A Taliban delegation led by acting foreign minister Amir Khan Muttaqi began three days of talks in Oslo with Western government officials and representatives of Afghan civil society.
Starting Sunday, closed-door meetings in the Norwegian capital will see Taliban representatives meet with women’s rights activists and human rights defenders from Afghanistan and the Afghan diaspora.
The delegation will be pushed on pledges to uphold human rights in exchange for access to billions of dollars in frozen humanitarian aid, Al Jazeera has learned.
“Western influence over the Taliban is almost $10 billion in Afghan money held mostly in the United States,” Al Jazeera’s Osama Bin Javaid said, reporting from Doha.
“Amir Khan Muttaqi will try to get some of this money back to pay civil servants’ salaries and ensure there is enough food in the country as the humanitarian situation is getting quite desperate,” he said.
“The other side of that is obviously the promises the Taliban made when he came to power on women’s rights, girls’ education, civil liberties, and that’s something the Taliban don’t. haven’t held up yet,” he added.
Obaidullah Baheer, a senior lecturer at the American University of Afghanistan, told Al Jazeera from Kabul, the Afghan capital, that simply getting the Taliban to sit down and talk is progress.
“The reality is that the Taliban are new to governance and there is an opportunity to mold them into something better,” he said.
“I know they’ve been rigid in some ways, but with the right international pressure and the right kind of activism in Afghanistan, the Taliban can be pushed into specific actions.”
In their first visit to Europe since returning to power in August, the Taliban will meet Norwegian officials as well as representatives from the United States, France, United Kingdom, Germany, Italy and the European Union.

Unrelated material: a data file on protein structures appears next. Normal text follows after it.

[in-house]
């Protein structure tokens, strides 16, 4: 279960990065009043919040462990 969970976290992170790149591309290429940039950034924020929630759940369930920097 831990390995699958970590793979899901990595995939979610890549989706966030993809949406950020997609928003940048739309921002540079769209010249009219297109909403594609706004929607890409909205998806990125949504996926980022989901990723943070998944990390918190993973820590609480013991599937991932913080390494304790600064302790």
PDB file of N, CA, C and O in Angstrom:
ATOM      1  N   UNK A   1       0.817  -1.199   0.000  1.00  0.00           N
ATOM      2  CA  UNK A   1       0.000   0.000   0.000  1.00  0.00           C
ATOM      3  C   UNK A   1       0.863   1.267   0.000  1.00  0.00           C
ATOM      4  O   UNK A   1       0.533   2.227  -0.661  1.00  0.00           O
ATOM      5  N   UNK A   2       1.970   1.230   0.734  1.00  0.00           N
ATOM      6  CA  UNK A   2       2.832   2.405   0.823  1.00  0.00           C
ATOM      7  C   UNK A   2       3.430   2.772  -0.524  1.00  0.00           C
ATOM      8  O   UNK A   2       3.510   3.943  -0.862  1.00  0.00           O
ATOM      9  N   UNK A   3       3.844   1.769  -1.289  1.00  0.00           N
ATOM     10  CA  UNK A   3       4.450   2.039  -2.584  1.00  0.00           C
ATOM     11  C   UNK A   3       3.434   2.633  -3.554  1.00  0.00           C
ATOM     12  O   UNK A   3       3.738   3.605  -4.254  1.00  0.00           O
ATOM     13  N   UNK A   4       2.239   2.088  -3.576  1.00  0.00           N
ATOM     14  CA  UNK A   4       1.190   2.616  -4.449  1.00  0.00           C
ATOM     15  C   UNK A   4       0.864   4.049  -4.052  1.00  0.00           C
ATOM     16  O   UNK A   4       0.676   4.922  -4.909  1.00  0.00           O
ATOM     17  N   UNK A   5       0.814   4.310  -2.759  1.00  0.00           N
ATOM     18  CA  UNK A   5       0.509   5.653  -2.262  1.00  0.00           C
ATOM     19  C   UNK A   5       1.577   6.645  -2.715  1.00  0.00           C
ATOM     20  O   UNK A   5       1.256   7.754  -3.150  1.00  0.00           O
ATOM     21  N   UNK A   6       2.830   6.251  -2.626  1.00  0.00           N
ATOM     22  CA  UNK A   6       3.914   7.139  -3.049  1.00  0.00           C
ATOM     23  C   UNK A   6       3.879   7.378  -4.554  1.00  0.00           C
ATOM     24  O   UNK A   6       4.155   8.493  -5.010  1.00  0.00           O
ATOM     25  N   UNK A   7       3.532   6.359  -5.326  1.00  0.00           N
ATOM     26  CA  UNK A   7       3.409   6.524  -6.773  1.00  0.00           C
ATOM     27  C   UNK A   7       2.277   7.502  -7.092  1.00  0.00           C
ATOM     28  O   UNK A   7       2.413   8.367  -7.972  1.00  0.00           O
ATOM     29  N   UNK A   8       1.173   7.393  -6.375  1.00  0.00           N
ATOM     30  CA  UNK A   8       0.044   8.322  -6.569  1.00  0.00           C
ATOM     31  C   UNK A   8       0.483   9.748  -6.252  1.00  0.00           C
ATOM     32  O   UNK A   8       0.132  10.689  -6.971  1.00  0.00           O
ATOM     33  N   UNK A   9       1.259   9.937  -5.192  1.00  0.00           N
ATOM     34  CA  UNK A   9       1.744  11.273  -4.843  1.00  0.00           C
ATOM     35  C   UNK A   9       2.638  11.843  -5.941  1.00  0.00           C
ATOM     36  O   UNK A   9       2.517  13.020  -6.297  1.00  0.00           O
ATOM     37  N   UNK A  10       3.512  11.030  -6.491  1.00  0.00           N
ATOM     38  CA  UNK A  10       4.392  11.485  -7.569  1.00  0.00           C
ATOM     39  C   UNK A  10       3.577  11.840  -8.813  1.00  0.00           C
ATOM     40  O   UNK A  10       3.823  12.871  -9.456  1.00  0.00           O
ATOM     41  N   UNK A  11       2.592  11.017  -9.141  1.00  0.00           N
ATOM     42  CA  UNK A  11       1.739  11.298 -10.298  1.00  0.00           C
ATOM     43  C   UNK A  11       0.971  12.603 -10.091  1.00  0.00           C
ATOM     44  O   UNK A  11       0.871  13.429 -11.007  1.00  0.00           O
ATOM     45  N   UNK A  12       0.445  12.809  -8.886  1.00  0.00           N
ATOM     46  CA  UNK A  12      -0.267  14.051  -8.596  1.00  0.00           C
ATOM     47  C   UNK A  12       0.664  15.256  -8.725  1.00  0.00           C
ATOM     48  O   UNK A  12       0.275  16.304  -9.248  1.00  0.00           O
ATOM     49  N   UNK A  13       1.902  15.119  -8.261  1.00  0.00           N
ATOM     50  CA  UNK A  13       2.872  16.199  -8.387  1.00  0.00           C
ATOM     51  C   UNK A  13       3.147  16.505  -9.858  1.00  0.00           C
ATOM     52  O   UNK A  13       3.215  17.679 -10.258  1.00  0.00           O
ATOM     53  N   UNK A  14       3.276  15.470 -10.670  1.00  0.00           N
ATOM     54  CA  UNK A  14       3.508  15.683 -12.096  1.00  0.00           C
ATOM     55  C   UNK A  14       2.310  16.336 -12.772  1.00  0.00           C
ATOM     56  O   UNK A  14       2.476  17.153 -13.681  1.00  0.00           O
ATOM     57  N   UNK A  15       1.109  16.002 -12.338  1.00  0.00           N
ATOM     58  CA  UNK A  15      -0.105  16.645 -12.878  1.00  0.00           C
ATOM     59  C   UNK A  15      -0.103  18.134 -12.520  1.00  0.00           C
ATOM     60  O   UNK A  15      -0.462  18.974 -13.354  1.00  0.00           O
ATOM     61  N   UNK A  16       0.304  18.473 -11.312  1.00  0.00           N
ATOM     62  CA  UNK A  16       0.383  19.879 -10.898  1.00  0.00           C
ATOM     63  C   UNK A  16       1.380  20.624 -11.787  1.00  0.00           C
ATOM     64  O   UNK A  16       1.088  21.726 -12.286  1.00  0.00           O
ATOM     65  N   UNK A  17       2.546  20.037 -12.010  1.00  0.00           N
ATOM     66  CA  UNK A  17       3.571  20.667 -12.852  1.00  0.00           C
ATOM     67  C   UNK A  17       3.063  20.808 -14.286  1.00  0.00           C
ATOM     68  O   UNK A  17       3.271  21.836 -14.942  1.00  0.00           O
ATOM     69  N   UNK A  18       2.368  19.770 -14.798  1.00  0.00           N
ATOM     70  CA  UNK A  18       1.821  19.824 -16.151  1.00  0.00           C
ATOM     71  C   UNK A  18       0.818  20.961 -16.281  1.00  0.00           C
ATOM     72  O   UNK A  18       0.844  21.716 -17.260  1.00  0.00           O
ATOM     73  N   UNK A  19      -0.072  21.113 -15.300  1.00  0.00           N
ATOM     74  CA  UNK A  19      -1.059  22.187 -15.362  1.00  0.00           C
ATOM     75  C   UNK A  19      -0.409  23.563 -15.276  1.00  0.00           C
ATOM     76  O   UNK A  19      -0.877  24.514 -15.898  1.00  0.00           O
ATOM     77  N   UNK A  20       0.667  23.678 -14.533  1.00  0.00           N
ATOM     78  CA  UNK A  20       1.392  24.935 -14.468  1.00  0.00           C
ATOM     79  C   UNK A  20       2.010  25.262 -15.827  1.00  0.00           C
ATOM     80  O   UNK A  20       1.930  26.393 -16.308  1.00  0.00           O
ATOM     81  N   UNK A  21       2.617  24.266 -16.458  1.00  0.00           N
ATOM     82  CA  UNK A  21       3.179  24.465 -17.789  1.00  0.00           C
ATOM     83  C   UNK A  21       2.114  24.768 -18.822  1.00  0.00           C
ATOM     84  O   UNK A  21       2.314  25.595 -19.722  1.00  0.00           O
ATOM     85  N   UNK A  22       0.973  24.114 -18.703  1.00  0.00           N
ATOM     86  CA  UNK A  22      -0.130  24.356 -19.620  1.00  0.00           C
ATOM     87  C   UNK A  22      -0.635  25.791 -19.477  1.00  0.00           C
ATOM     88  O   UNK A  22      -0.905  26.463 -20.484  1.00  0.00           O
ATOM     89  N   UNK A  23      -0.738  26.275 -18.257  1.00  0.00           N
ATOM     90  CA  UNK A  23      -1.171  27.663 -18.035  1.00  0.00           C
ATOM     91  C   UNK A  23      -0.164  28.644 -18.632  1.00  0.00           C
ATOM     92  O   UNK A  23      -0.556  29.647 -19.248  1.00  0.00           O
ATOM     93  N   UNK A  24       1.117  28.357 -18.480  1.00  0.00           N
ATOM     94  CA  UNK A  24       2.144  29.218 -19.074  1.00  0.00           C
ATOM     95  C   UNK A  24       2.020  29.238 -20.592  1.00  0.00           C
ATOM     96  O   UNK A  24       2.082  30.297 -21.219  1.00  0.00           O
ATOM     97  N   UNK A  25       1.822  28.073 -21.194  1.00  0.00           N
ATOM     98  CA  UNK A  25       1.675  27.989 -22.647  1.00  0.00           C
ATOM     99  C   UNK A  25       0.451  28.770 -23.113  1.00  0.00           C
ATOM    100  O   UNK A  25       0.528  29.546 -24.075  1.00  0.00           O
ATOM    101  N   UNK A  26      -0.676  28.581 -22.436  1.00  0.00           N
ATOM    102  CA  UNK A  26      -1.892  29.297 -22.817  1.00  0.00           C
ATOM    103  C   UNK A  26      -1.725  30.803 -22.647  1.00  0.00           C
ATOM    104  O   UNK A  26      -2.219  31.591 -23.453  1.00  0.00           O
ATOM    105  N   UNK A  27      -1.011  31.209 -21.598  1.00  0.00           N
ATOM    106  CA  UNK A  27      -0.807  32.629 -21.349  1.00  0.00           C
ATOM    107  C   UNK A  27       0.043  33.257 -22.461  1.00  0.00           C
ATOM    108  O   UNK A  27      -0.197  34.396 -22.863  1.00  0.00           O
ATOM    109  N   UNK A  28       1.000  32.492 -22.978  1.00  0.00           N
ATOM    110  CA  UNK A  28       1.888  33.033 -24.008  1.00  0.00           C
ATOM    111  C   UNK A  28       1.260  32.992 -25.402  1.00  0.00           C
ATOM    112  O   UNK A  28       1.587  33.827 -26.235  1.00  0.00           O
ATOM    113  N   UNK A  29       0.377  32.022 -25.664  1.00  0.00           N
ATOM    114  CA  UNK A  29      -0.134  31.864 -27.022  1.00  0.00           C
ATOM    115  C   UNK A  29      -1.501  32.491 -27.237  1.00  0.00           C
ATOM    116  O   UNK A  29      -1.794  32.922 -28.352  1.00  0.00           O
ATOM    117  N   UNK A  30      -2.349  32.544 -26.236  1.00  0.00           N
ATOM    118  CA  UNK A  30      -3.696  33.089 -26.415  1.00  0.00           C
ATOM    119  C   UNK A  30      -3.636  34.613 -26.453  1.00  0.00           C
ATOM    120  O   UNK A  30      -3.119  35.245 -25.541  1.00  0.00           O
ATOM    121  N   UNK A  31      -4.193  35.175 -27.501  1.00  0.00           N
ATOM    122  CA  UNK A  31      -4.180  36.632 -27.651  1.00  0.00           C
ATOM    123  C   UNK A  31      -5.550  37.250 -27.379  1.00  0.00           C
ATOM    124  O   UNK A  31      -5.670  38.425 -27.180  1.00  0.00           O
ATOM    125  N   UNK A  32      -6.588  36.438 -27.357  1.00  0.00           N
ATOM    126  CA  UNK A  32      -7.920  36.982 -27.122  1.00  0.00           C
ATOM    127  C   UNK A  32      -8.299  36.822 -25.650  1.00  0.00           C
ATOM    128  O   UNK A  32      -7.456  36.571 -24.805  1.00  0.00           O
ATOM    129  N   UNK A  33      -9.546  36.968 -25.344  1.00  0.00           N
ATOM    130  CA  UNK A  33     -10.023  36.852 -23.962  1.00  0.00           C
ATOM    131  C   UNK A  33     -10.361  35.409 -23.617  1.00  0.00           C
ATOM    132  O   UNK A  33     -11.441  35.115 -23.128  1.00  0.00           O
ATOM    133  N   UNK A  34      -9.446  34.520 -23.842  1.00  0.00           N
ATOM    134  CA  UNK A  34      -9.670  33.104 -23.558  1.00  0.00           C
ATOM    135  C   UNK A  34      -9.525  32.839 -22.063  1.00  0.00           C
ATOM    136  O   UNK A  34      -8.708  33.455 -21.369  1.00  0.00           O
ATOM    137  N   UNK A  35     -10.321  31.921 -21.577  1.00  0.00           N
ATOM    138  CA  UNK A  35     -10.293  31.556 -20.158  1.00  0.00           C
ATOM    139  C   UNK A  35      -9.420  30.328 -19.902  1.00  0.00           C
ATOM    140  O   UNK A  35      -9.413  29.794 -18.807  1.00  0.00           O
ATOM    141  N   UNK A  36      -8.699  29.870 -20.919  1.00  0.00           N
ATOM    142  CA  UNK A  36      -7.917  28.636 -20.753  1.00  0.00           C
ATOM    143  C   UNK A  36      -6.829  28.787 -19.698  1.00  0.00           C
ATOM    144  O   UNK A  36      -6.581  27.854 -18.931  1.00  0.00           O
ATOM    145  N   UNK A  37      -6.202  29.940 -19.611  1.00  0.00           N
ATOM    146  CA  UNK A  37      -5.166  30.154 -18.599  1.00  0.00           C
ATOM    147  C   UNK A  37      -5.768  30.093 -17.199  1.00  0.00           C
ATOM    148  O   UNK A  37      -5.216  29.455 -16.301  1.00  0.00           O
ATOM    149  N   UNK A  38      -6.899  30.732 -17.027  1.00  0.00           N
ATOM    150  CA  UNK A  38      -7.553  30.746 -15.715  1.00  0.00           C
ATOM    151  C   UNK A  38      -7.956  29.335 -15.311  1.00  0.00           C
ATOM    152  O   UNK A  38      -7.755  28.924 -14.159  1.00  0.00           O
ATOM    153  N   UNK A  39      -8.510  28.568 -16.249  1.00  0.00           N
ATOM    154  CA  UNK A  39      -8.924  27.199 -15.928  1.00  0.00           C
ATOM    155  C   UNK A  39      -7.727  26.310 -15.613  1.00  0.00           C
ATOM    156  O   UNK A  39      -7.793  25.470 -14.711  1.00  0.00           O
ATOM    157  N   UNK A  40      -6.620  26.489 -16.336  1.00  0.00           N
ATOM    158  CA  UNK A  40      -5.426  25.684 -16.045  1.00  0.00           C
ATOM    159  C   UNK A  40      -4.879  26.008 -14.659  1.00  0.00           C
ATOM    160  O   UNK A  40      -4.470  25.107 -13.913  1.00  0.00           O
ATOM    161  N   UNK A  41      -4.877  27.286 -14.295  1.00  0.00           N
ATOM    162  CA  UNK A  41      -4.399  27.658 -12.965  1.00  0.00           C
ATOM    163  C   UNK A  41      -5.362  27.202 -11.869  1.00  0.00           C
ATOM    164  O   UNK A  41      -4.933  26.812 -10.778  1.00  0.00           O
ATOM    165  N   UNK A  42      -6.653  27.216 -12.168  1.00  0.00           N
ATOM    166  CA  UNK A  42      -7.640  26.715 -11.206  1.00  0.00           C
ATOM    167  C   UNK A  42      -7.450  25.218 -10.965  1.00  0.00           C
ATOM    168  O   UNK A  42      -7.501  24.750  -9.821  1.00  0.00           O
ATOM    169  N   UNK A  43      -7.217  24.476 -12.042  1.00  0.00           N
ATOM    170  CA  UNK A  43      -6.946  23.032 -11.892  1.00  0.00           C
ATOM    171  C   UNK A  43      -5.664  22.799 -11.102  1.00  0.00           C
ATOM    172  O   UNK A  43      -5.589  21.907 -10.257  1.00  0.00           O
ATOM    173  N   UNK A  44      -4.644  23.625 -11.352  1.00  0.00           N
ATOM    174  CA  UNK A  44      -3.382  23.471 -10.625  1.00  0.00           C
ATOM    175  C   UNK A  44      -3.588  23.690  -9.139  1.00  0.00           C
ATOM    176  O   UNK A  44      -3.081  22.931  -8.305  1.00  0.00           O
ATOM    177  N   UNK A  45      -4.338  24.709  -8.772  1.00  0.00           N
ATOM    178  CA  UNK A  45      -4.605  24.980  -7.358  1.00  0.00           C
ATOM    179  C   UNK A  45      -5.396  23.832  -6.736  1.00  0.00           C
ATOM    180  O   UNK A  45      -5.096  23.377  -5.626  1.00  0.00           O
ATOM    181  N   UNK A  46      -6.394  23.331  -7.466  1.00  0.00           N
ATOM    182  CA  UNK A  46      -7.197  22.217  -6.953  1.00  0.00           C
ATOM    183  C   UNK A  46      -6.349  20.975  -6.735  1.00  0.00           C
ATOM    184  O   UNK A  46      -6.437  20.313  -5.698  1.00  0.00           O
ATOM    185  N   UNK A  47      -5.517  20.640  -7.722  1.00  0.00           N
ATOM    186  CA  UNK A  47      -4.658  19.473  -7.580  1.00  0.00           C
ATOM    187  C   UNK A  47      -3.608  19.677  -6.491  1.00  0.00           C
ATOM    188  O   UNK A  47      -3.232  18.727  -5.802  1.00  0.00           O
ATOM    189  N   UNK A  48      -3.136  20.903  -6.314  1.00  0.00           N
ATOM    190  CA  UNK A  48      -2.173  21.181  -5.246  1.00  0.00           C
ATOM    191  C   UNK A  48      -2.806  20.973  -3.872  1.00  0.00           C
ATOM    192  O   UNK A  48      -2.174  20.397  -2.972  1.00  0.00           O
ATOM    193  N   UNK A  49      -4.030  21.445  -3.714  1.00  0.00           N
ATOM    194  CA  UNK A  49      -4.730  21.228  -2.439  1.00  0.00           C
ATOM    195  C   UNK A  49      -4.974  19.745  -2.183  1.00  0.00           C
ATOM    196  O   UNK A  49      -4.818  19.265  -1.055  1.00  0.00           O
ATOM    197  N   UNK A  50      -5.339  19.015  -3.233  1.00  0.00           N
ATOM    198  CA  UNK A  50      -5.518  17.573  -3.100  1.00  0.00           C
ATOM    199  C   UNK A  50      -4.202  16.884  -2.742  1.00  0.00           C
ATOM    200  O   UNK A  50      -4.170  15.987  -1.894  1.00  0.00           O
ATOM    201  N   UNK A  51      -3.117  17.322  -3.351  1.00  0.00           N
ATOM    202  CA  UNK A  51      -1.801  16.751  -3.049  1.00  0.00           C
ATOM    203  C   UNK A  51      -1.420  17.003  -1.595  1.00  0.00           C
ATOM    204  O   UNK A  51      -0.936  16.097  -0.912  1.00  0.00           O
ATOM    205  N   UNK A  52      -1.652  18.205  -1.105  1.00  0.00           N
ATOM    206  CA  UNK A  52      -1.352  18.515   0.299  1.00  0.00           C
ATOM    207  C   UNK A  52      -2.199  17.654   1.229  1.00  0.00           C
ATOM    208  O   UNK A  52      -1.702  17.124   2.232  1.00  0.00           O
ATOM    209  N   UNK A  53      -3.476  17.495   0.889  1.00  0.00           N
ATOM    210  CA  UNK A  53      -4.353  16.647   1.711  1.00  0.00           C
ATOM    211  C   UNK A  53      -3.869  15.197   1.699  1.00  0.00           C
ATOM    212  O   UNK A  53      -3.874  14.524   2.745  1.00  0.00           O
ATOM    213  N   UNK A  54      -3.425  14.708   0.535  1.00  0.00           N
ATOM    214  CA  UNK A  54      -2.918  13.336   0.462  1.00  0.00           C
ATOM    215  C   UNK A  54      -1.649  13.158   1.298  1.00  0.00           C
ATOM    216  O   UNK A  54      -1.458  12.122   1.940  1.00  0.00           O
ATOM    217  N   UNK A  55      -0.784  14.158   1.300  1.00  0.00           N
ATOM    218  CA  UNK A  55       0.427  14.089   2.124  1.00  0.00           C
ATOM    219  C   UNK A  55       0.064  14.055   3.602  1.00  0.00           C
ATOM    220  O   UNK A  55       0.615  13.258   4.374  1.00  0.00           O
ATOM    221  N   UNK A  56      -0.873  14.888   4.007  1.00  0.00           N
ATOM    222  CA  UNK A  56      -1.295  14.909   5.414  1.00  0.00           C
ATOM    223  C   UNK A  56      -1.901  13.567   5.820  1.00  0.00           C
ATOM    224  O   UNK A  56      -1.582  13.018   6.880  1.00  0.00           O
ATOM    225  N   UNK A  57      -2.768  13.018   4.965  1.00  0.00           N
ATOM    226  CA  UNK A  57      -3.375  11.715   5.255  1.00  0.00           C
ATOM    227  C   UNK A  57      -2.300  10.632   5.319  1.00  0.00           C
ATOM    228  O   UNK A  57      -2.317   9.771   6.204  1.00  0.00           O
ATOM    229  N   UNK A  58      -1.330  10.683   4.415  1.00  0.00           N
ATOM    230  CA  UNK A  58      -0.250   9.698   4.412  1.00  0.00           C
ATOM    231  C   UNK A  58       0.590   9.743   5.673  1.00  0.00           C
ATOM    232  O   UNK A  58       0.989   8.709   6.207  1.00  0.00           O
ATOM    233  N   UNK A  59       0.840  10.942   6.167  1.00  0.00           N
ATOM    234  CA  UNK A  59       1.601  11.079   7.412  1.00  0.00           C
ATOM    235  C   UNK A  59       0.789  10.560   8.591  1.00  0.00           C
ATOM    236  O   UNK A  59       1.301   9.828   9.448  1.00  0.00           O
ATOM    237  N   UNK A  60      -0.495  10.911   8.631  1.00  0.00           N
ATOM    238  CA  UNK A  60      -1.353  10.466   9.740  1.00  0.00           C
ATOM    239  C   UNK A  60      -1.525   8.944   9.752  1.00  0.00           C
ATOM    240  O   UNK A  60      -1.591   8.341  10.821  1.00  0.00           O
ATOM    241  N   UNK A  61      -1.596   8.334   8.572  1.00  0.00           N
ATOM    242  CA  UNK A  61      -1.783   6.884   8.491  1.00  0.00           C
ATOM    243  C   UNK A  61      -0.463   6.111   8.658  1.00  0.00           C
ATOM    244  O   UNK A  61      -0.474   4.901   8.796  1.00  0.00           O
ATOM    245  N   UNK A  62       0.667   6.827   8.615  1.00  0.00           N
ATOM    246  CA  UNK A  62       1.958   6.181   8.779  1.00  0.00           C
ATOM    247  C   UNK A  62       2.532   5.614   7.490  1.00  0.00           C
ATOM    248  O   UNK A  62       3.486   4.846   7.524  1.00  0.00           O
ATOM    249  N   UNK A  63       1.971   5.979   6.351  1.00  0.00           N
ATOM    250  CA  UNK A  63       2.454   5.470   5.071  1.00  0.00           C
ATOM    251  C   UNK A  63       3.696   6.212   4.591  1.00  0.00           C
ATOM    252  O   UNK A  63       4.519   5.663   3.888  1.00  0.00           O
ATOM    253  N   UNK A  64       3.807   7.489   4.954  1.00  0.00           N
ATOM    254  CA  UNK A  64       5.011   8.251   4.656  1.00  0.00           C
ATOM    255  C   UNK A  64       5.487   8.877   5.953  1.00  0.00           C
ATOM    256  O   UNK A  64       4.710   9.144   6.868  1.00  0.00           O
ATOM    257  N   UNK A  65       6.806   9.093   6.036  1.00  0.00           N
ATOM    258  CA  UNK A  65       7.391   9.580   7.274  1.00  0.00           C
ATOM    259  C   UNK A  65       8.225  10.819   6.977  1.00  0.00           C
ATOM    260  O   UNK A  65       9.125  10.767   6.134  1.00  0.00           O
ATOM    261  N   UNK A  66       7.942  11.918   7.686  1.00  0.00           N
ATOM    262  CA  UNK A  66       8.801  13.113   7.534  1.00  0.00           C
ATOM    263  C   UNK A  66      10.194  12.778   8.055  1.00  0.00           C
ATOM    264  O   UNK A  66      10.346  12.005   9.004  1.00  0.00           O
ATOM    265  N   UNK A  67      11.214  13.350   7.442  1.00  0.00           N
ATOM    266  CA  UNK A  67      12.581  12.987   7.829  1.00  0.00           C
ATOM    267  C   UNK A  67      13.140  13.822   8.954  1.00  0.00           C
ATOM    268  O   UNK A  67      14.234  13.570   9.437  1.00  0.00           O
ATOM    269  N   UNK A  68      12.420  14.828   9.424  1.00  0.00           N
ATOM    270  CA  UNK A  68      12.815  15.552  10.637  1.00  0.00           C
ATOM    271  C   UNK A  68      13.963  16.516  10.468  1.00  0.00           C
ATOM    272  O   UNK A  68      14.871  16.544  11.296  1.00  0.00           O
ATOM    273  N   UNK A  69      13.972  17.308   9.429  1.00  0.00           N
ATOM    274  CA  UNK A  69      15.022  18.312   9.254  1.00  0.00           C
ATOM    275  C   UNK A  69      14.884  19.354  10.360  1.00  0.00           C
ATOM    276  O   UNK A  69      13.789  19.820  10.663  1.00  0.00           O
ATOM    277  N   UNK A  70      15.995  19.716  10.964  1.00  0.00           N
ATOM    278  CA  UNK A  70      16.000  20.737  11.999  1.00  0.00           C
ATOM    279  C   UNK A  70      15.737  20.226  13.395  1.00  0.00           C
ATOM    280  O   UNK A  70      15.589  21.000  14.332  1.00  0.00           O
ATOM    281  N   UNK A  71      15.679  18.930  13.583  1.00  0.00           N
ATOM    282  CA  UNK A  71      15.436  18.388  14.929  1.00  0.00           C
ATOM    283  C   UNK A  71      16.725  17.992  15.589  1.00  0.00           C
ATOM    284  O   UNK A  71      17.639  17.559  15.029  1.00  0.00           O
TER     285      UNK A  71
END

“In Norway, we have a meeting with the United States and also with the European Union on issues of mutual interest. And part of our encounters would be with our Afghan diaspora who are outside the country, especially in Europe,” said Taliban spokesman Zabihullah Mujahid.
“Their ideas, consultations and plans will be heard. This means that meetings of mutual understanding will continue among Afghans.
Speaking to Al Jazeera from Istanbul, Turkey, Mariam Atahi, an Afghan journalist and women’s rights activist, urged the Taliban to release three women she said had been abducted by the group while protesting for their right to education.
“If they want to be recognized, if they want to govern Afghanistan, they have to recognize human rights, education rights, political participation rights,” she said.
Taliban officials, however, denied beating and arresting women’s rights activists.
The Afghan group was overthrown in a US-led invasion in 2001, but regained power in August as international troops began their final withdrawal.
No country has yet recognized the Taliban government, and Norwegian Foreign Minister Anniken Huitfeldt stressed that the talks “would not represent legitimization or recognition of the Taliban”.
“But we have to talk to the de facto authorities in the country. We cannot let the political situation lead to an even worse humanitarian catastrophe,” Huitfeldt said.
The humanitarian situation in Afghanistan has deteriorated considerably since August.
International aid, which financed about 80% of the Afghan budget, came to an abrupt halt and the United States froze $9.5 billion in assets belonging to the Afghan central bank.
Unemployment has soared and civil servants’ salaries have not been paid for months in a country already ravaged by several severe droughts.
Hunger now threatens 23 million Afghans, or 55% of the population, according to the UN, which needs 4.4 billion dollars from donor countries this year to deal with the humanitarian crisis.
“It would be a mistake to subject the Afghan people to collective punishment simply because the de facto authorities are not behaving properly,” UN Secretary General Antonio Guterres reiterated on Friday.